Monday, April 27, 2015

From a Railway Carriage - Robert Louis Stevenson

Faster than fairies, faster than witches,
Bridges and houses, hedges and ditches;
And charging along like troops in a battle,
All through the meadows the horses and cattle:
All of the sights of the hill and the plain
Fly as thick as driving rain;
And ever again, in the wink of an eye,
Painted stations whistle by.

Here is a child who clambers and scrambles,
All by himself and gathering brambles;
Here is a tramp who stands and gazes;
And there is the green for stringing the daisies!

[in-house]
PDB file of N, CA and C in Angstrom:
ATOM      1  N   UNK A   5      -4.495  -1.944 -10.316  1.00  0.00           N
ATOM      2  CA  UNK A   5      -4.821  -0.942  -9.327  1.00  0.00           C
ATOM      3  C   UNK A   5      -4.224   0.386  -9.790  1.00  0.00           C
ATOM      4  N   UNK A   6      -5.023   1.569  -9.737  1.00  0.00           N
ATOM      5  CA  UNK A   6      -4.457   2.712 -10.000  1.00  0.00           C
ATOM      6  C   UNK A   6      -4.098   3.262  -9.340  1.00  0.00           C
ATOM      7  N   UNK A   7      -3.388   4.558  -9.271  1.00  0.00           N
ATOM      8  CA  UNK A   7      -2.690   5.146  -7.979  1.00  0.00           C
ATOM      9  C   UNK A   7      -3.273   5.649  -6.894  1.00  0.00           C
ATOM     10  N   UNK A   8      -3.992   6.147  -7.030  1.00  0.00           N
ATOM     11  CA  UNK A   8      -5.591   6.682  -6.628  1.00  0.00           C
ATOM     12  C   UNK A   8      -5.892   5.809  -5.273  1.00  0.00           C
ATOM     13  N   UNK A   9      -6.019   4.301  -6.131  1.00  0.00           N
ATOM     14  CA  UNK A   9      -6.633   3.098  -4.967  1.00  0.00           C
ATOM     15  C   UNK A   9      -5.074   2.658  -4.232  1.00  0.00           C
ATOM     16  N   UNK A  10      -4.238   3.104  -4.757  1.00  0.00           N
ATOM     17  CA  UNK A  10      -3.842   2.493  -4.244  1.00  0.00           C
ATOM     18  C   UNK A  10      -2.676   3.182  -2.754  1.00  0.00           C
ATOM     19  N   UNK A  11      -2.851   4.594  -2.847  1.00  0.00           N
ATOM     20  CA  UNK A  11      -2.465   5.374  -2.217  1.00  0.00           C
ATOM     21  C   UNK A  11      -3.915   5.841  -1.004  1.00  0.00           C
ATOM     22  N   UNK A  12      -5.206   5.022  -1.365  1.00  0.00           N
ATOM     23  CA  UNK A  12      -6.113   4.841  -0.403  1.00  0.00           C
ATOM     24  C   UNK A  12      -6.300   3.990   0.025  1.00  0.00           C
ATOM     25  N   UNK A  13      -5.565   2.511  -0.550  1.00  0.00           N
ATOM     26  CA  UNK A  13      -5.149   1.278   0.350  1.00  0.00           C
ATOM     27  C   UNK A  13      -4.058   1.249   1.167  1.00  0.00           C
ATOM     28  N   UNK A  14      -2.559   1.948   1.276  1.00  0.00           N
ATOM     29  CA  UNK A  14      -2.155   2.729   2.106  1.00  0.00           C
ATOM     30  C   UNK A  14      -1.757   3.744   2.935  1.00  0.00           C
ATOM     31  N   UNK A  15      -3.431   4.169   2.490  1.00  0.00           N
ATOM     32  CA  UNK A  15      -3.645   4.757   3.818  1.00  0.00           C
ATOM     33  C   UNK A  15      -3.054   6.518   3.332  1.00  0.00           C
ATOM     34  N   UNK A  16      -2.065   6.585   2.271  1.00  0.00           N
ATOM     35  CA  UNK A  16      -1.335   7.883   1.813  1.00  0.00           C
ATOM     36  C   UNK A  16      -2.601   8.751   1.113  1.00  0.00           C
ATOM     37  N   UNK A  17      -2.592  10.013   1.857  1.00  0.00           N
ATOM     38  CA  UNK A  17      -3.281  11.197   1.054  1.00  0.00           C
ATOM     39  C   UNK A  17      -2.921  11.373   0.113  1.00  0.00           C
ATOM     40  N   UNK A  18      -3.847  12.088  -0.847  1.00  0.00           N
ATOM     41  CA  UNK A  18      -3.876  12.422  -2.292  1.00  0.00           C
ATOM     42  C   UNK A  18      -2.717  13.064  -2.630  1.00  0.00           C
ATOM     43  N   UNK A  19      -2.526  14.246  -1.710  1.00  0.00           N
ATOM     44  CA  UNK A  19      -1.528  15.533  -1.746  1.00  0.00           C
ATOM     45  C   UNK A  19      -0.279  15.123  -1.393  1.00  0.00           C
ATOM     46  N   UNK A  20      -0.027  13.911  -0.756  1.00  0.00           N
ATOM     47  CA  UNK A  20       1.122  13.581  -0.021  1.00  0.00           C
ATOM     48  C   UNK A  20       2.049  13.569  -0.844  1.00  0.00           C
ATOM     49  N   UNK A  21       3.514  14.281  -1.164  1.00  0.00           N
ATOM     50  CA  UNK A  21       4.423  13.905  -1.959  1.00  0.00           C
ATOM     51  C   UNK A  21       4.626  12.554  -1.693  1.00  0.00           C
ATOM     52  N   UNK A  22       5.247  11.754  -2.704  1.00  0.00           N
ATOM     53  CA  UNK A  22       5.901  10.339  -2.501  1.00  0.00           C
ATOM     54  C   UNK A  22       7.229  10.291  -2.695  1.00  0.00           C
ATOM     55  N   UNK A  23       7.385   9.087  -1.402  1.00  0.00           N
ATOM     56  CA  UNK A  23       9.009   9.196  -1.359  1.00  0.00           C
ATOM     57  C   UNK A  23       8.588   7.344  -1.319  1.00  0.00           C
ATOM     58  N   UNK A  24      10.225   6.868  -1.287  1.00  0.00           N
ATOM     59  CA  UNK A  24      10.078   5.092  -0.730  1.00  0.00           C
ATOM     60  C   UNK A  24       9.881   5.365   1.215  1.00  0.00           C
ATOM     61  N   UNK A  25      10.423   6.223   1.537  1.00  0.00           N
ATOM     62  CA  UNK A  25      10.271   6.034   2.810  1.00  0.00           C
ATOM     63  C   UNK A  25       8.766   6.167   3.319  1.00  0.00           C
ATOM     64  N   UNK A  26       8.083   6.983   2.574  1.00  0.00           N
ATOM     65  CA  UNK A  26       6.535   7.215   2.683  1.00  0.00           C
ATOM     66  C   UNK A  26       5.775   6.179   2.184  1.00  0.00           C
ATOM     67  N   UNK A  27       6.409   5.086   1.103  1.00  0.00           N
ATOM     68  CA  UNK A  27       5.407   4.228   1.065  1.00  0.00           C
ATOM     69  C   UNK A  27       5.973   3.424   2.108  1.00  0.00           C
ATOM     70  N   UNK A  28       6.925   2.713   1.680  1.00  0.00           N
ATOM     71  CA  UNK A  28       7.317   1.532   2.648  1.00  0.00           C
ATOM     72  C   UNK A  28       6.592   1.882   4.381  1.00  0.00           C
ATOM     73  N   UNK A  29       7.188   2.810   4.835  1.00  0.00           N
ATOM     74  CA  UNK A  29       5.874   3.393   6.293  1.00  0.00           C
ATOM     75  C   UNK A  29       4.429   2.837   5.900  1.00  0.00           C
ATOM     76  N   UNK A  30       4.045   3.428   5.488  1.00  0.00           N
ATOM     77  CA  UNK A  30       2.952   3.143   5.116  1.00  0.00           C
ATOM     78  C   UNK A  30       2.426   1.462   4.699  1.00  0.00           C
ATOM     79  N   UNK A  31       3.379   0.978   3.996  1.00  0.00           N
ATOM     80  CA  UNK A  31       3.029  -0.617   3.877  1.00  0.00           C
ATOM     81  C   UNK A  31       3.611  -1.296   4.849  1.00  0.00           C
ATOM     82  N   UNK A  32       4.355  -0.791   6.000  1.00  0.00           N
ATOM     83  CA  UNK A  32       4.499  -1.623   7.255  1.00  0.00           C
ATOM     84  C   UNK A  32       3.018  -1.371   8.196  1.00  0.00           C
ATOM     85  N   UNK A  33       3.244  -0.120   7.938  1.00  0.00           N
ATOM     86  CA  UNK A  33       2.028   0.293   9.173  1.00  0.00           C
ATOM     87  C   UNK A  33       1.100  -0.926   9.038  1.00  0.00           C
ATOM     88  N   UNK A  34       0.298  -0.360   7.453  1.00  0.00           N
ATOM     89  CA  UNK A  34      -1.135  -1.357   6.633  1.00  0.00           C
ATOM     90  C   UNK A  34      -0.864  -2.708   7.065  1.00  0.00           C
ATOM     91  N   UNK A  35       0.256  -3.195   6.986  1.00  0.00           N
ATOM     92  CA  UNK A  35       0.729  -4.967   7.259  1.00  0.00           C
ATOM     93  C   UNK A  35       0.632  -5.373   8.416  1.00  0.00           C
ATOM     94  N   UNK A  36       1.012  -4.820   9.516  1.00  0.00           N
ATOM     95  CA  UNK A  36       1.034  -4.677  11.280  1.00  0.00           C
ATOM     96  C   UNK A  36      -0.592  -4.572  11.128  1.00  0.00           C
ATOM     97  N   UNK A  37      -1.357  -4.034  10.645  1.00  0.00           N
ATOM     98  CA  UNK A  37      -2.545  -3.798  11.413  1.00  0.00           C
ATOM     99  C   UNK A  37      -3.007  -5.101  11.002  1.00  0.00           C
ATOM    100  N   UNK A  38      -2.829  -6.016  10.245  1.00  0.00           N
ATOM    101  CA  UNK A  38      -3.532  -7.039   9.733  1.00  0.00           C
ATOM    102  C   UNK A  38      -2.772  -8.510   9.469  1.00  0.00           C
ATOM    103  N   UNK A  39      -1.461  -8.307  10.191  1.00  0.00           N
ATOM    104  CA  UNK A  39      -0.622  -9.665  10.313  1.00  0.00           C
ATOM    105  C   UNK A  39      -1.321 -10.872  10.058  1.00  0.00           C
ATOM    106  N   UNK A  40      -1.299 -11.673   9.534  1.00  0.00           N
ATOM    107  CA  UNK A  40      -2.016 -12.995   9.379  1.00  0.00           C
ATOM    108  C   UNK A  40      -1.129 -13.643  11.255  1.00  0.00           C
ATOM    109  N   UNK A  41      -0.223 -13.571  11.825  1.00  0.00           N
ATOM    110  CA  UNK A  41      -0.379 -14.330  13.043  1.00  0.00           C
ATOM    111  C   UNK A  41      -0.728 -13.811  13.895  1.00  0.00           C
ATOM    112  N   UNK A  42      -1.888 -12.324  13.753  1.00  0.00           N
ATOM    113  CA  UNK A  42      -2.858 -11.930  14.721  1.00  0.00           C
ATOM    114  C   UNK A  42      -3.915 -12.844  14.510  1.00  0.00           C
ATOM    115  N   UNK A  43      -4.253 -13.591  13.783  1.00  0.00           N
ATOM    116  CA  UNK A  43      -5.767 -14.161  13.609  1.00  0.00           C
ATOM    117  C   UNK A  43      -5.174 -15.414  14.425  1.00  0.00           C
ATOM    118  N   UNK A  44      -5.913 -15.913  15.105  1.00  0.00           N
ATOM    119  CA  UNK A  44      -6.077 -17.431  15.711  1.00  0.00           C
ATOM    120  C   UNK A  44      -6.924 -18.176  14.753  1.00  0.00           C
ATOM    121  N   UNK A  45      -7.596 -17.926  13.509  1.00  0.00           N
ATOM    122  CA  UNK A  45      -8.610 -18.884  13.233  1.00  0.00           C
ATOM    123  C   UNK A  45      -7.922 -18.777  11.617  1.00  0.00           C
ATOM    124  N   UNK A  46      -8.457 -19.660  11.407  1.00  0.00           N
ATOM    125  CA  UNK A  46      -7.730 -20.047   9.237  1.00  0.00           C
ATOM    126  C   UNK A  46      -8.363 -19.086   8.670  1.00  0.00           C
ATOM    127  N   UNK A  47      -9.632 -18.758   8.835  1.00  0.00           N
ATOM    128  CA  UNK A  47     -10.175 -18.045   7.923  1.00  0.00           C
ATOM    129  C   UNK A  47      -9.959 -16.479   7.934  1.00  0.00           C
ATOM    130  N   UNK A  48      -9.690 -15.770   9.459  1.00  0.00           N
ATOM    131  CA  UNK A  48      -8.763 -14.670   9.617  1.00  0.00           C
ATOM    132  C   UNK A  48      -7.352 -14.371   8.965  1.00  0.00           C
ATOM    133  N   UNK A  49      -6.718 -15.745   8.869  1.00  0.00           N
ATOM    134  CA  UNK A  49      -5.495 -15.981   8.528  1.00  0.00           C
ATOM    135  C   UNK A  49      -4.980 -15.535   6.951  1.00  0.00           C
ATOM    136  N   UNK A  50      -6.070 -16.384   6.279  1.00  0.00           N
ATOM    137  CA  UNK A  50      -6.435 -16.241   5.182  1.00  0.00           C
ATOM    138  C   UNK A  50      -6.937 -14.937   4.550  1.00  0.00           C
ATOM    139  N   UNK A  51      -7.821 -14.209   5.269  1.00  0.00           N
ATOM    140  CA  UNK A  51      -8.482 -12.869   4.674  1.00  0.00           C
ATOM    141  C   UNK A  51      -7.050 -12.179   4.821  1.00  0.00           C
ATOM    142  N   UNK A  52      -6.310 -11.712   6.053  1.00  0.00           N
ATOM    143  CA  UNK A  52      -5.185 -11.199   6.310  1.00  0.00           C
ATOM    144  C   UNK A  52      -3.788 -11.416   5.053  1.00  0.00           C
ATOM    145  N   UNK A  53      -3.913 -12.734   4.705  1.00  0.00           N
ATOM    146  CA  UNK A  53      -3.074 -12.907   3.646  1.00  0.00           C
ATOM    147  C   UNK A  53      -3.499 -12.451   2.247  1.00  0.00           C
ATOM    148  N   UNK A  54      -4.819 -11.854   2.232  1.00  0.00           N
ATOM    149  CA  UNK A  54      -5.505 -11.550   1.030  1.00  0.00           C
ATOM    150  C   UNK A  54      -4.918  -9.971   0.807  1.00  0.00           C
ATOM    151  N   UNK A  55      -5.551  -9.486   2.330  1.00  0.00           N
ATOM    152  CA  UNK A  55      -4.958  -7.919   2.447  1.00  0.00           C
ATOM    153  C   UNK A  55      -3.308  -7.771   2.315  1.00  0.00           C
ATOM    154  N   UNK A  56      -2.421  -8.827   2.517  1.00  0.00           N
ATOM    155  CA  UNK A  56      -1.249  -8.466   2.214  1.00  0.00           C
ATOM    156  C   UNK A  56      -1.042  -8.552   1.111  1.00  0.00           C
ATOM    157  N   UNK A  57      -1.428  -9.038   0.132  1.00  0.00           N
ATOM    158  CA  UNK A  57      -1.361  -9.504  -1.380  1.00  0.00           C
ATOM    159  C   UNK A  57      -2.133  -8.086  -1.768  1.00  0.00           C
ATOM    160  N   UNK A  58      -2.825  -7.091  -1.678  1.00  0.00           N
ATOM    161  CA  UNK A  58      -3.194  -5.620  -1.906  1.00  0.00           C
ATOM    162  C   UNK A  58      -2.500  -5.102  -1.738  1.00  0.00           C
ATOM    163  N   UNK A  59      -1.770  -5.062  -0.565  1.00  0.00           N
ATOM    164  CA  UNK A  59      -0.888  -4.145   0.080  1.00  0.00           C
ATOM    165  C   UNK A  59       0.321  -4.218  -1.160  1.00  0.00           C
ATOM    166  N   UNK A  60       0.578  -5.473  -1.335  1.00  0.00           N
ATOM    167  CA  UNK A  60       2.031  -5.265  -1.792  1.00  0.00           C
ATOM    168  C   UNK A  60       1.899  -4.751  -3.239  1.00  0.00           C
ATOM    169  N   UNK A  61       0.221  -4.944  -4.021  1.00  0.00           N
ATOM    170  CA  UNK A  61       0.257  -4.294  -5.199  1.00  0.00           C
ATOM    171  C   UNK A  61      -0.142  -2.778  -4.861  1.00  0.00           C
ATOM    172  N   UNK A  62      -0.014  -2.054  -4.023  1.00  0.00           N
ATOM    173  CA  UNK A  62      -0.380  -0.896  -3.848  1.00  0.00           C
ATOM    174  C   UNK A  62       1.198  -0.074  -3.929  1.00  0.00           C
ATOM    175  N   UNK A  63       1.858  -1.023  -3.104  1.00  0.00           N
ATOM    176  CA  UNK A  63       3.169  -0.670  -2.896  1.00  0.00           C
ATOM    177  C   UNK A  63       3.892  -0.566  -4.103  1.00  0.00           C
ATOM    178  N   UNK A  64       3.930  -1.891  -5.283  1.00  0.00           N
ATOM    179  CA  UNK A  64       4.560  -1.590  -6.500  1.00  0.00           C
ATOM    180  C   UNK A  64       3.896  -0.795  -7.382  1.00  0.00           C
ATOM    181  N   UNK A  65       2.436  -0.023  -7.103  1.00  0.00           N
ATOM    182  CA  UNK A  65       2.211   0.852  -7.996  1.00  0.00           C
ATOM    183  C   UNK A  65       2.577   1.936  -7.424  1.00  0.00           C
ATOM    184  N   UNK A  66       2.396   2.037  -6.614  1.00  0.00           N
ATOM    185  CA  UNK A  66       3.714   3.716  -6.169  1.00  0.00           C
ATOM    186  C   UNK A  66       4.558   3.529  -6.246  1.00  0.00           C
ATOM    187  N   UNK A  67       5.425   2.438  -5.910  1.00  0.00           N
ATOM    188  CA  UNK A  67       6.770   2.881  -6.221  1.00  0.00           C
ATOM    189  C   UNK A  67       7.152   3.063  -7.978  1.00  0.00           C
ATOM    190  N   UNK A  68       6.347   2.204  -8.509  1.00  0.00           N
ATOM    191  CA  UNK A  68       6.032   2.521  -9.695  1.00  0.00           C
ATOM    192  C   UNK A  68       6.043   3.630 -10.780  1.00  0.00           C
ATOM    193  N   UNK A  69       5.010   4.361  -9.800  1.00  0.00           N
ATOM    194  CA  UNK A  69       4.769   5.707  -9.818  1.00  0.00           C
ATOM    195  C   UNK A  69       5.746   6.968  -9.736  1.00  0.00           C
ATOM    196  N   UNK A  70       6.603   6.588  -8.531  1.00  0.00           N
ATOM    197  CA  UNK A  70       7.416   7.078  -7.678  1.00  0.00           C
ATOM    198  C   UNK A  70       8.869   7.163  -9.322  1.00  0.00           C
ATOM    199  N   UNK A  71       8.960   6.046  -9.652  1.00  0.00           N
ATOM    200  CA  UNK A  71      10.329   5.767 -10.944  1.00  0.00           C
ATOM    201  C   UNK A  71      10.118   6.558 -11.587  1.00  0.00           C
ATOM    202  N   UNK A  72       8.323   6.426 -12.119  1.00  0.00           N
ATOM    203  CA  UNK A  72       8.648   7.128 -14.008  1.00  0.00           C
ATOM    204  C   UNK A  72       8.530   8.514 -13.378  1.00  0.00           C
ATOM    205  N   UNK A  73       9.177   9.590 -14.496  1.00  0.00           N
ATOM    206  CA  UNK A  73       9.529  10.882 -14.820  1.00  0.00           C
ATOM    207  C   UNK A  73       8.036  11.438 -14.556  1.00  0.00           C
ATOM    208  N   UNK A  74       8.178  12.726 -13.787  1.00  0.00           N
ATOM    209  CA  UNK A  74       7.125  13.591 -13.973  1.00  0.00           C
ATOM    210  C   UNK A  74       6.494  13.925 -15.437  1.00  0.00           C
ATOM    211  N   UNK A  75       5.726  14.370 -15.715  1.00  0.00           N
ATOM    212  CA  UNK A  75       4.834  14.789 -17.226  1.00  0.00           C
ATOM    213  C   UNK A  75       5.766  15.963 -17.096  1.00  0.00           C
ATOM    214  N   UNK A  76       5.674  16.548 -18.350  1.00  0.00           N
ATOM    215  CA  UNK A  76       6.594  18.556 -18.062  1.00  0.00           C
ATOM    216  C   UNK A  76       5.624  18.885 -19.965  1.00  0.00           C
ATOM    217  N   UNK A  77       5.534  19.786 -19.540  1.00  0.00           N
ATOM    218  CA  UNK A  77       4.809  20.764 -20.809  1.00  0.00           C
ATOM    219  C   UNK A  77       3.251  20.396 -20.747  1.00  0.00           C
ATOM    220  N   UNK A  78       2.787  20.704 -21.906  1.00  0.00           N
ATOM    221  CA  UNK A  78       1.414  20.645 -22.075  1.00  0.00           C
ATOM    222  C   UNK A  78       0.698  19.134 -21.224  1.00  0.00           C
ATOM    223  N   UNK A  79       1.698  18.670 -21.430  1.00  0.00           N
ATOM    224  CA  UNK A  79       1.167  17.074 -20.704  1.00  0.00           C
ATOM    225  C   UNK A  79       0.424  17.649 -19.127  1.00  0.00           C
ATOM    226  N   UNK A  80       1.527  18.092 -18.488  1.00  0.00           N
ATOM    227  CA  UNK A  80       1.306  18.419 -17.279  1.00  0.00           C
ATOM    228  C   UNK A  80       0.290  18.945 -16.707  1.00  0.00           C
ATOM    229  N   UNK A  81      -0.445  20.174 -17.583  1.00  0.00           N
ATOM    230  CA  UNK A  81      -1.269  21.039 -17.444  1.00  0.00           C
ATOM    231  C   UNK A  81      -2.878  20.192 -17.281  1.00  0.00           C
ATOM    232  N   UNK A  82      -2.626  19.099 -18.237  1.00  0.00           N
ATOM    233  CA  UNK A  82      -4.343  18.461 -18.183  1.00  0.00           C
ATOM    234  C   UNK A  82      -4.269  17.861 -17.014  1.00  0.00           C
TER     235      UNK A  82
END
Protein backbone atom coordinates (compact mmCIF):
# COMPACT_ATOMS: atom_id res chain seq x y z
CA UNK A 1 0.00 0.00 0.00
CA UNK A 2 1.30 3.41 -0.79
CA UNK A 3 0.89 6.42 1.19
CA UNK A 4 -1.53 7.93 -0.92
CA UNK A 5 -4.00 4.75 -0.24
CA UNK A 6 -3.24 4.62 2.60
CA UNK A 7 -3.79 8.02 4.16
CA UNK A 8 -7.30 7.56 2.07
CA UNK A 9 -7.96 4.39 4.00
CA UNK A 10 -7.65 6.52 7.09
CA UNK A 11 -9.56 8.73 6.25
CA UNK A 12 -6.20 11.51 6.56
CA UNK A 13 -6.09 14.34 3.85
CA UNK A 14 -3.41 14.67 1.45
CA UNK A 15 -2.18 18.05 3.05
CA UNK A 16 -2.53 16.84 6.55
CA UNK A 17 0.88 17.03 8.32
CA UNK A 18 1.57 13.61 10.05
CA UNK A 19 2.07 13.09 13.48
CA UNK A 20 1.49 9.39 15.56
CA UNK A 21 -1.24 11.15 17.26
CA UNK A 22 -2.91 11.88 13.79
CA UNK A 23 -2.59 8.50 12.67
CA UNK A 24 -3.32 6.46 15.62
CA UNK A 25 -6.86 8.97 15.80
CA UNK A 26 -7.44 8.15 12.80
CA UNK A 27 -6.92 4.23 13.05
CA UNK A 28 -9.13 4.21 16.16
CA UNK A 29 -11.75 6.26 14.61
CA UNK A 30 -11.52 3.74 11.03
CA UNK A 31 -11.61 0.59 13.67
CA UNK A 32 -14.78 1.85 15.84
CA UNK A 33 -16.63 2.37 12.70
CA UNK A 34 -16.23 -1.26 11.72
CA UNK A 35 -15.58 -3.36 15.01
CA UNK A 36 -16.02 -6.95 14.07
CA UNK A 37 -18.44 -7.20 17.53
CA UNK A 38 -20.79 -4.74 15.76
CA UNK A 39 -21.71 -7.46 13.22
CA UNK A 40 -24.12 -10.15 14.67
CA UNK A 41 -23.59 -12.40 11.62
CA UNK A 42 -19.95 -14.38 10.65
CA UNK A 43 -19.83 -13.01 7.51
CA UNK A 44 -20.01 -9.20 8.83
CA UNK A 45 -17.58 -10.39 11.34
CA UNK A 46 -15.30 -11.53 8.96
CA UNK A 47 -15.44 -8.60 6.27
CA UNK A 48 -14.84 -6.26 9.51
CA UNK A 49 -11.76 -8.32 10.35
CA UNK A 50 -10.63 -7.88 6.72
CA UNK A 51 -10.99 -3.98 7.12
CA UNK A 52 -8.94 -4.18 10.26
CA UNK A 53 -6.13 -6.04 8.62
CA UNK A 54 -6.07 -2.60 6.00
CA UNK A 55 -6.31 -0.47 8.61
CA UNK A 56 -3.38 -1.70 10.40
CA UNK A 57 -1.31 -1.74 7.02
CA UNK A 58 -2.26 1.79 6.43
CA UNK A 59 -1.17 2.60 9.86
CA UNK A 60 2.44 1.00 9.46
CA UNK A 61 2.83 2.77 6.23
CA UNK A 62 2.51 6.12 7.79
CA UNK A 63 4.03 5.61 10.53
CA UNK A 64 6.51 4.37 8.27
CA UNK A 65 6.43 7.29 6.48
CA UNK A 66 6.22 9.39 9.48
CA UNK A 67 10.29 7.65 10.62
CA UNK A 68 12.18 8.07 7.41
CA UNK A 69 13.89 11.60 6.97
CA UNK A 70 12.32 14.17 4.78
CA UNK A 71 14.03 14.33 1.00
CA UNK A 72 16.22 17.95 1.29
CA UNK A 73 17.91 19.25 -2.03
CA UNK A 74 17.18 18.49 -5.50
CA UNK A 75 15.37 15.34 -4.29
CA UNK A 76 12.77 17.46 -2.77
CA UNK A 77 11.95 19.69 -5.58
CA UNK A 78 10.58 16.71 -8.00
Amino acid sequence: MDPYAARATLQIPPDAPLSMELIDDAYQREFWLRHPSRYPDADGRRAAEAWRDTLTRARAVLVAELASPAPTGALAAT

Here is a cart run away in the road
Lumping along with a man and load;
And here is a mill and there is a river:
Each a glimpse and gone for ever!

Ever since their introduction, trains, and the unique rhythms and perspectives they provide have captivated poets.  Everything you can see out of a train window is a small scene, a small slice.  Those scenes fuel our imaginations, as this poem shows.  Every line we see here is a quick account of something seen for just a second.  The line that best sums it up is the final one: "Each a glimpse and gone for ever!"

I wrote a similar poem when I took a bus from Leeds to London, and was captivated by the countryside.  Though it didn't have the train's rhythm, I tried to replicate the way the countryside seems to blur together as you pass it at motorway speeds.  I hope it was effective! 

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